BRITAIN was on high alert last night as Terror cops are investigated dozens of suspect packages that were sent to high-profile locations across the country.
On Tuesday, packages arrived at London’s Waterloo railway station and offices at Heathrow and London City airports.
Today, a suspicious package was sent to a Scottish university and it is believed to be linked to the three explosive devices sent to transport hubs in London on Tuesday, Police Scotland has said.
Several buildings at the University of Glasgow were evacuated and nearby roads closed after the discovery on Wednesday morning.
A controlled explosion was carried out on the device which is being investigated by Police Scotland counter-terrorism officers.
Later on Wednesday evening, the force confirmed teams from Scotland and the Metropolitan Police were working closely together to share any information or intelligence.
Police Scotland officers investigating a suspicious package sent to the University of Glasgow today have now linked the incident with a similar investigation being carried out by the Metropolitan Police Service into three small devices sent to addresses in London on Tuesday.
Assistant Chief Constable Steve Johnson, of Police Scotland, said: “The package sent to the university was not opened and no-one was injured. A controlled explosion of the device was carried out this afternoon by EOD.
“There are similarities in the package, its markings and the type of device that was recovered in Glasgow to those in London. Therefore, we are now treating it as being linked to the three packages being investigated by the Met in London and both investigations are being run in tandem.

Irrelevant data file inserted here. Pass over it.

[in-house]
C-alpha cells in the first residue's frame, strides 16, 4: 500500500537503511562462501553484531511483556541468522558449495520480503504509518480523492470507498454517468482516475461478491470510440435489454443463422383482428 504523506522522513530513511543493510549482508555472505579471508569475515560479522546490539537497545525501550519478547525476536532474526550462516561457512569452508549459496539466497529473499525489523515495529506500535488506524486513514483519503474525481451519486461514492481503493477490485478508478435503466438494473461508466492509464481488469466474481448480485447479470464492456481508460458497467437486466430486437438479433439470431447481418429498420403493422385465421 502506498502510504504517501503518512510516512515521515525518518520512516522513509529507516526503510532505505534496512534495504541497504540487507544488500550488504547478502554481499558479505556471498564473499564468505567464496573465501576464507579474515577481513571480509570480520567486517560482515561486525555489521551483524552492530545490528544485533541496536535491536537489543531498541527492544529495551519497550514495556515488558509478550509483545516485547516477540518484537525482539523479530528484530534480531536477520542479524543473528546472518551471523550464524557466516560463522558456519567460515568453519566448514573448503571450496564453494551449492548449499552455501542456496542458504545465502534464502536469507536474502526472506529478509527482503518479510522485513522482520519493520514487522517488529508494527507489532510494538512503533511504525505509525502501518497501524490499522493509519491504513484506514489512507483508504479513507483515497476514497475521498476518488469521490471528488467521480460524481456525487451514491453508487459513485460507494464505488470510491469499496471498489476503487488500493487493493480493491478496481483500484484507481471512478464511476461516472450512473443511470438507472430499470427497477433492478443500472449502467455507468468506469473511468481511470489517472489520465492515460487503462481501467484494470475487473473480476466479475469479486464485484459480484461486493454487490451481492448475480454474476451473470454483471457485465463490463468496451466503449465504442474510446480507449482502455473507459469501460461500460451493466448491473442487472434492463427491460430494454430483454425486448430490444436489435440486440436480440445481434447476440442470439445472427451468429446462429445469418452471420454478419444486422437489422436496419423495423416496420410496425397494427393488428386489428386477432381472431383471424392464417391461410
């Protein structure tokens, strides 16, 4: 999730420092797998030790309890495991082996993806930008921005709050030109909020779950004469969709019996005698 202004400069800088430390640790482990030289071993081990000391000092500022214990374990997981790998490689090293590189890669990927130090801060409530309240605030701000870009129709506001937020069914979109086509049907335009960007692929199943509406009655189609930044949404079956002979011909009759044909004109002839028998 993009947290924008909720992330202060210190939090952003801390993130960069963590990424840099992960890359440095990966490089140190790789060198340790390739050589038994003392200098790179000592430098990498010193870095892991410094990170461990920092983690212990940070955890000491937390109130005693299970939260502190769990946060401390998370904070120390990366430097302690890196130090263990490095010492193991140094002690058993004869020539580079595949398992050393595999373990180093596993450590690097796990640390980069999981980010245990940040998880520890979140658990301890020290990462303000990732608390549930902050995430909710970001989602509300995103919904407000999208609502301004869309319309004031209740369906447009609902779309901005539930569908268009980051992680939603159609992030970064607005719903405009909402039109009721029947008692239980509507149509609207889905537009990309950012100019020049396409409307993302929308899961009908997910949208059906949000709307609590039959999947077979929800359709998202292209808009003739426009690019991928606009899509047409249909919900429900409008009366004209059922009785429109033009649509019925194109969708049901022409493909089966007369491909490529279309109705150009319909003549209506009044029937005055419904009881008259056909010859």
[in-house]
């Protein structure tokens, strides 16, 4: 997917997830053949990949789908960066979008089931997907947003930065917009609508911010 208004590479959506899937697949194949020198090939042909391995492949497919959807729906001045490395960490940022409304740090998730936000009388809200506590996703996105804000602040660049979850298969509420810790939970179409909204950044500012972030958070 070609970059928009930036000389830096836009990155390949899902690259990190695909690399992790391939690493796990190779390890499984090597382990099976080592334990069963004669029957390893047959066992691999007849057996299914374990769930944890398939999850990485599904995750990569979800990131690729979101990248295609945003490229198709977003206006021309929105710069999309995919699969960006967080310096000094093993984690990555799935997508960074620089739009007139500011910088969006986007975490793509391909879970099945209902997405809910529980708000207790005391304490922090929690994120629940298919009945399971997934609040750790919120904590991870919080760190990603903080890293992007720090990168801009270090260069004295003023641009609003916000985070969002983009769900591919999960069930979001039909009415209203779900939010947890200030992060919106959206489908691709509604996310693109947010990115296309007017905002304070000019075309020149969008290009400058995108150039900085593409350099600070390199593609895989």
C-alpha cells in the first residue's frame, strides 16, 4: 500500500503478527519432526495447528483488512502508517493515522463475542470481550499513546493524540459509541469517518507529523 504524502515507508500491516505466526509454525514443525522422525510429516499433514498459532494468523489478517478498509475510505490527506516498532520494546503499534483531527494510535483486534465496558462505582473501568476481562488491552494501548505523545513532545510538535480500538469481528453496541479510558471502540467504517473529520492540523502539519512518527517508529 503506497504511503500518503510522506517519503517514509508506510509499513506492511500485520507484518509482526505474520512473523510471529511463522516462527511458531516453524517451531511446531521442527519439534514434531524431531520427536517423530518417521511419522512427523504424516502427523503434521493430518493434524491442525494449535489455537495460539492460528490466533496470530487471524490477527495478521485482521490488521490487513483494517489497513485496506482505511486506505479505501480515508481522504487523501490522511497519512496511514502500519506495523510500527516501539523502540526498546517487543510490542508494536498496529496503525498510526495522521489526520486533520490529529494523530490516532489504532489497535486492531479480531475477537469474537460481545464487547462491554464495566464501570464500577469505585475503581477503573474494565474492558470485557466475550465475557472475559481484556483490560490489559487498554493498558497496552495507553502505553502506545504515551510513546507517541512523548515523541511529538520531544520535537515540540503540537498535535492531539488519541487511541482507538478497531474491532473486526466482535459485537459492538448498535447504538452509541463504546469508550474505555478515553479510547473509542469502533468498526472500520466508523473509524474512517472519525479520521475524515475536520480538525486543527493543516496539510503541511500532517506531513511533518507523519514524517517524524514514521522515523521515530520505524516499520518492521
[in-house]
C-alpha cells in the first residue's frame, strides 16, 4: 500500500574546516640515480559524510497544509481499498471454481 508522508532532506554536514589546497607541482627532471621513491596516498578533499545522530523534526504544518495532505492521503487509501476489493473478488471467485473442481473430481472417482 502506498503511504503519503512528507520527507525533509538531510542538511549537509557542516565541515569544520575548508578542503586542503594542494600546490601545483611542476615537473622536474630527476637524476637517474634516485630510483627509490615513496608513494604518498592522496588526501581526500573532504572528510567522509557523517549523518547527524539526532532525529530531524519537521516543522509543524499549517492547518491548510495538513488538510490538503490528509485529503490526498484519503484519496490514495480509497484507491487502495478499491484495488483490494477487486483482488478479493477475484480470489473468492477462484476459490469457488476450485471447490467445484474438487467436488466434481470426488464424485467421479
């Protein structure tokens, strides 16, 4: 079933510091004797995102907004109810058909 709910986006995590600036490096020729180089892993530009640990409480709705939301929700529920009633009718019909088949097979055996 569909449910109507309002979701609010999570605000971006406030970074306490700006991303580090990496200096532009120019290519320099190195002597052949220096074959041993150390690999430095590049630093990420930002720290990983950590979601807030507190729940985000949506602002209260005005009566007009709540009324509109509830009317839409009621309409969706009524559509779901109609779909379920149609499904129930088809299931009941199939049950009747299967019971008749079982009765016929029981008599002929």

“Our enquiries into the Glasgow package are at an early stage but there is no ongoing risk to the public.
“The package in Glasgow was identified by alert staff at the university mailroom who had received protective security information advising them to be vigilant and to report suspicious packages.
“The same advice has already been sent to a range of businesses, including transport hubs and mail sorting companies, and will now also be sent to those in the education sector.
“Anyone who sees something suspicious should report it to the police immediately.”
The packages reported in London on Tuesday were posted with Irish stamps and had Dublin as the return address, prompting Irish police to join the investigation.
Scotland Yard said it was “pursuing a number of lines of inquiry”, including “the possibility that the packages have come from Ireland”.
Mr Haydon said no message appeared to be contained within the packages, no sender had been identified and no group had claimed responsibility.
“I cannot confirm at the moment if it’s connected to any Ireland-related terrorist groups,” he said.